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February 26, 2001

Reconciliation Symposium

Sarah Richards works in Theory-Practice Learning, Faith in the City and the
Reconciliation Symposium and workshops; Karen Poremski is coordinator
of the symposium and visiting assistant professor of English.

The questions raised during January’s Reconciliation Symposium continue to float through campus: Can we overcome conflicts based on differences of race or sexuality? What can scholars of different disciplines—science and religion, for example—learn from each other’s work? How can we, as a campus, find a way to coexist with nature even as we expand our lab, classroom and office space?

While the symposium took an important step in bringing campus discussion to bear on these questions, it is important not to let its legacy live in words and ideas alone. A series of follow-up workshops continues what began last month and aims to lead to our next steps of action. The goal of the committee members who created these workshops was to ensure that the symposium would have a lasting impact on Emory, reflected in its teaching, research and service.

Upcoming workshop topics will include everything from planning a curriculum to nurturing our green spaces; formats range from structured discussions to field trips to service projects. Here are just a few of those coming up:

• On Monday, Feb. 26, “Designing Reconciliation into the Curriculum” will take place from 4–6:30 p.m. in 362 Dobbs Center. This workshop will feature Charles Villa-Vicencio, professor at the University of Cape Town and former director of publications for the South African Truth and Reconciliation Commission. Villa-Vicencio will speak about his experiences in designing a master’s program in reconciliation. He will help participants understand the process of establishing such a program and the curricular issues it raises.

• The second offering of Johnnetta Cole’s “Stories of Racial Reconciliation” will take place on March 7 from 4–6:30 p.m. in the Harris Hall parlor. This workshop will bring together a diverse group of people to hear and tell their own stories of race and reconciliation.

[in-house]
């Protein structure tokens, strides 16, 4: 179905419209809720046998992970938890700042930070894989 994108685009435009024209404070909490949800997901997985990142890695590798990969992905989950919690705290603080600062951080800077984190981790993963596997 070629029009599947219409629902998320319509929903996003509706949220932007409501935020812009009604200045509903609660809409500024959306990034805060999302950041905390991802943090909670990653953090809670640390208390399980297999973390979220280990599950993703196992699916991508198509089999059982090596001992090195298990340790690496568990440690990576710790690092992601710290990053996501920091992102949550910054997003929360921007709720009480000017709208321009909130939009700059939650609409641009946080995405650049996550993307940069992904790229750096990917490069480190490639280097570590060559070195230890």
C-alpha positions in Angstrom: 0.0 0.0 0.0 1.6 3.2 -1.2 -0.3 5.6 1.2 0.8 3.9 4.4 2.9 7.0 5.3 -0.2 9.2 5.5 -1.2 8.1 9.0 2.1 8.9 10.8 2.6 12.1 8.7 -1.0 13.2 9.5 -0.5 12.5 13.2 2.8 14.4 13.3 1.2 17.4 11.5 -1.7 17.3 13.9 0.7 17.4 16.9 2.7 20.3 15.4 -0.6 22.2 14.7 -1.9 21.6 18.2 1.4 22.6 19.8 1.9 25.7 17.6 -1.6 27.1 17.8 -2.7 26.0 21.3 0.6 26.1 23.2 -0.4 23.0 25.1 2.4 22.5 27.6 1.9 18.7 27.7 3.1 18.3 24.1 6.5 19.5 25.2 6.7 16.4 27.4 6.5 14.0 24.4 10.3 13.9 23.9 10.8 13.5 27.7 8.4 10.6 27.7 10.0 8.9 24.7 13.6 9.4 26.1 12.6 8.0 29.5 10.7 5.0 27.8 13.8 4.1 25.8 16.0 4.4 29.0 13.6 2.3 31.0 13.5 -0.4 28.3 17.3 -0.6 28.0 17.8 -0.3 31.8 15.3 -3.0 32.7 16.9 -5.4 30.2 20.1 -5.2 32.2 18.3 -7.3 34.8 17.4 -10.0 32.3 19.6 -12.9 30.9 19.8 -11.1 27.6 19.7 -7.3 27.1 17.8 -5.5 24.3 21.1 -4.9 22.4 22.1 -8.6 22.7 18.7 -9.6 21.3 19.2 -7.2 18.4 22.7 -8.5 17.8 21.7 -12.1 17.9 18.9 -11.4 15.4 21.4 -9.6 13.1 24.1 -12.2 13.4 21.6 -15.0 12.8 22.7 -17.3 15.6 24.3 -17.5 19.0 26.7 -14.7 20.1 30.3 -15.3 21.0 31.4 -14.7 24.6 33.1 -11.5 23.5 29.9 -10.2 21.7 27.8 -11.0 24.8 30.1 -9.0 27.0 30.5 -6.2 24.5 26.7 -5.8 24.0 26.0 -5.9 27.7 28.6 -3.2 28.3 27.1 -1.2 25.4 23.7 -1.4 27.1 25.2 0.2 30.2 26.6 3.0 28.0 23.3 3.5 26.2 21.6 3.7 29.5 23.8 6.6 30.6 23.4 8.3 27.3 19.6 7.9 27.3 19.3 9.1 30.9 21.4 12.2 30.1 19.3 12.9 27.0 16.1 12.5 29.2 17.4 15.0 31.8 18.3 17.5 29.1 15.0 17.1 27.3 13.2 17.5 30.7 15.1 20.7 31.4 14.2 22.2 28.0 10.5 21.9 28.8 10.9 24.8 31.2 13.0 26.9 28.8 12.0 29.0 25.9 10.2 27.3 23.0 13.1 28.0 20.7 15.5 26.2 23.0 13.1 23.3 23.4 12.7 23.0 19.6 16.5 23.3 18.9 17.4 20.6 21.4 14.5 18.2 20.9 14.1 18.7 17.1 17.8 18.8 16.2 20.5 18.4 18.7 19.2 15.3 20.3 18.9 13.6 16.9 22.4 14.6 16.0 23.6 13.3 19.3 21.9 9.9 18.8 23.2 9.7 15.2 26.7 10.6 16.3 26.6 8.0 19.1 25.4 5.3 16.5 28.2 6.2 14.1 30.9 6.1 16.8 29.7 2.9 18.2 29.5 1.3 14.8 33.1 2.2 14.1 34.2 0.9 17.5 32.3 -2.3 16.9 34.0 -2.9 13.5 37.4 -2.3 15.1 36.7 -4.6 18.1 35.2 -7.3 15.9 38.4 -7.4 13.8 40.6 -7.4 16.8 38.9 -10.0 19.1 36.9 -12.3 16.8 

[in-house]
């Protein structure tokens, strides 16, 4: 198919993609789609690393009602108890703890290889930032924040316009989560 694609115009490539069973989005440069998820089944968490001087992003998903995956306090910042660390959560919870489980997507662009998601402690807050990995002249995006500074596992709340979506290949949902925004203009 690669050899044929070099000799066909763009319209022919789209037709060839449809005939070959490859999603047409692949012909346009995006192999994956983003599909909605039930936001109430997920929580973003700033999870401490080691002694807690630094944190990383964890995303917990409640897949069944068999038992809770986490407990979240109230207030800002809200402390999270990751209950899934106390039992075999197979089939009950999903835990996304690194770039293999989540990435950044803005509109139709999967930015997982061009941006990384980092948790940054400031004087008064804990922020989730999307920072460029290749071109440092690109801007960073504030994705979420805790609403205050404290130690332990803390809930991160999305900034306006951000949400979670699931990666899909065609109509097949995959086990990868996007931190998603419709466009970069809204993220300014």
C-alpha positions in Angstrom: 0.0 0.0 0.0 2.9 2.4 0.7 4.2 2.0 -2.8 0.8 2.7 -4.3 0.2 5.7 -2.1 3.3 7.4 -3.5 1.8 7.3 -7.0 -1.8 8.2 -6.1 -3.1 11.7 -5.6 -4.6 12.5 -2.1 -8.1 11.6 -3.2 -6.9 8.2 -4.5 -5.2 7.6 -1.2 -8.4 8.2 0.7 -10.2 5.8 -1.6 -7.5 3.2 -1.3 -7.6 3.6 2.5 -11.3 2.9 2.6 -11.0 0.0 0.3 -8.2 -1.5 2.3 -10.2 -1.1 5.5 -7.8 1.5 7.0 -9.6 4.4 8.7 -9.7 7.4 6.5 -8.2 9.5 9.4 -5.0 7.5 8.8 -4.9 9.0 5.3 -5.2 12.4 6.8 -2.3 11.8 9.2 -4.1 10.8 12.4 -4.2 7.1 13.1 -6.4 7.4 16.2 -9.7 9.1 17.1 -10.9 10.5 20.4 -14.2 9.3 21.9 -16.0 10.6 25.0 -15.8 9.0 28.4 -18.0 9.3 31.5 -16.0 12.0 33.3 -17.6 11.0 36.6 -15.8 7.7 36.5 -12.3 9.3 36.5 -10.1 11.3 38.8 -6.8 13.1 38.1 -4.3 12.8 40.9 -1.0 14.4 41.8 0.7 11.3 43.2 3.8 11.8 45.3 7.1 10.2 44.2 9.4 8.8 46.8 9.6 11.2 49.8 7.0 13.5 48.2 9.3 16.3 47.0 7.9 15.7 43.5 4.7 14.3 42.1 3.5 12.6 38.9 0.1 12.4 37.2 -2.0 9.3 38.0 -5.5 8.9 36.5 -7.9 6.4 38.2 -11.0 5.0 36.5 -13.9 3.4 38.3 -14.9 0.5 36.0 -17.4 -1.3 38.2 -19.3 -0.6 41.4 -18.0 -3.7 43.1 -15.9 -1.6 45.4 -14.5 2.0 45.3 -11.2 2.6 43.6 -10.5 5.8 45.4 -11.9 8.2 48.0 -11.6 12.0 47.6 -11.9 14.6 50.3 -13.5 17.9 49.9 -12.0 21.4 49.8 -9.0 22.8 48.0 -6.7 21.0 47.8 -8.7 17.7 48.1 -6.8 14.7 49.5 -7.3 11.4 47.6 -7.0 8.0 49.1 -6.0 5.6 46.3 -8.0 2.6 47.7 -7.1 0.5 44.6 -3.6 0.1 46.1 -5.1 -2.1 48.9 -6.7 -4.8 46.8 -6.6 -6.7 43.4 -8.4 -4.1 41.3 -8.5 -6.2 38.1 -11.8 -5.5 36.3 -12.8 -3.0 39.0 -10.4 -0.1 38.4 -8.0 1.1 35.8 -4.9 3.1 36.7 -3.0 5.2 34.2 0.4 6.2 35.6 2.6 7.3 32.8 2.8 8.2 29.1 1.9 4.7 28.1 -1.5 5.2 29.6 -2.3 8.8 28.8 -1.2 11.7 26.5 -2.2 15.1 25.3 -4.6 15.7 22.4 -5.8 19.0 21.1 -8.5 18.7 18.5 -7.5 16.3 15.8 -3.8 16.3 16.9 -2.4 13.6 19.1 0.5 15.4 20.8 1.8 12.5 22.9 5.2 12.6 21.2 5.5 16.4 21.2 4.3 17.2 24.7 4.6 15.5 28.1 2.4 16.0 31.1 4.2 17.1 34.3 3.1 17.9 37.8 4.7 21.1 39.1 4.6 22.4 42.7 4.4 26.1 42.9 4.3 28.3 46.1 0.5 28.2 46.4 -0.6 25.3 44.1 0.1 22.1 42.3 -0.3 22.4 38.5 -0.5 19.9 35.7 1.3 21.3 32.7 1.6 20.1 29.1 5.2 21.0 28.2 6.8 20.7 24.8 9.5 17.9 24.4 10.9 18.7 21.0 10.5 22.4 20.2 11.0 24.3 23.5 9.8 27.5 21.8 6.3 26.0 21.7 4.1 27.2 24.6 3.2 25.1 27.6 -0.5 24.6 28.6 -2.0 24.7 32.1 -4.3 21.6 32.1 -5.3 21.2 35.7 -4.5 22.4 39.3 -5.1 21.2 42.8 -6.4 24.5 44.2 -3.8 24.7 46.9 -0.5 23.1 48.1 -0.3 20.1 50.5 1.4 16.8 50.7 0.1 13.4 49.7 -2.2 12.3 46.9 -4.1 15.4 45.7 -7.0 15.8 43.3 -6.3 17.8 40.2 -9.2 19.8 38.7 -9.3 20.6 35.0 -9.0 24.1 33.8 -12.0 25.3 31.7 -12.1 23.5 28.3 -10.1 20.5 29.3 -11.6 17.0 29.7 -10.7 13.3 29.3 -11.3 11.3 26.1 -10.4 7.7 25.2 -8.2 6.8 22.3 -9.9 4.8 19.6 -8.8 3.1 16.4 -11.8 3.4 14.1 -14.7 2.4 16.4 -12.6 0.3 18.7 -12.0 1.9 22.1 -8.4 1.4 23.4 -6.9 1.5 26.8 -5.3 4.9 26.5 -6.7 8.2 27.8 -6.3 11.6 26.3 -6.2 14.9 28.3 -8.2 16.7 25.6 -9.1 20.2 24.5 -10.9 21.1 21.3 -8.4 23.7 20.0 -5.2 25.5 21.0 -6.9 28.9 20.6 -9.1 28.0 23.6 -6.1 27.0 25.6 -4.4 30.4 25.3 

• “Emory and Atlanta: Challenges and Opportunities for Creating University-Community Partnerships” will take place at noon on March 7 in Cox Hall. In addition to presenting the services and programs of the Office of University-Community Partnerships, the workshop will give faculty the opportunity to learn about its mini-grants program for teaching and research assistance.

• On March 22, “Justice as a Starting Point for Reconciliation”
will take place from 4–6:30 p.m. in the multipurpose room on the ground floor of Hopkins Hall. The workshop will be led by Andrea Carmen, executive director of the International Indian Treaty Council in Palmer, Alaska. The goal of this workshop is to foster an understanding of the indigenous worldview and its value in situations of conflict resolution. Discussion will focus specifically on the fundamental starting points for reconciliation with Native Americans.

• On March 22 and 23, 100 staff, faculty and students will expand their environmental knowledge and brainstorm plans of action for the University’s future. Consultants from Second Nature, a nonprofit group from Boston, will help deepen the community’s awareness of current issues, learn how other institutions are minimizing their impact on the environment, and develop ways in which Emory can restore environmental quality. A special application is required for this workshop; contact the Office of University Conferences for more details.

To register or find out more about any workshop, send e-mail to or call 404-727-0427. For a complete listing of workshop offerings, visit


Back to Emory Report Feb. 26, 2001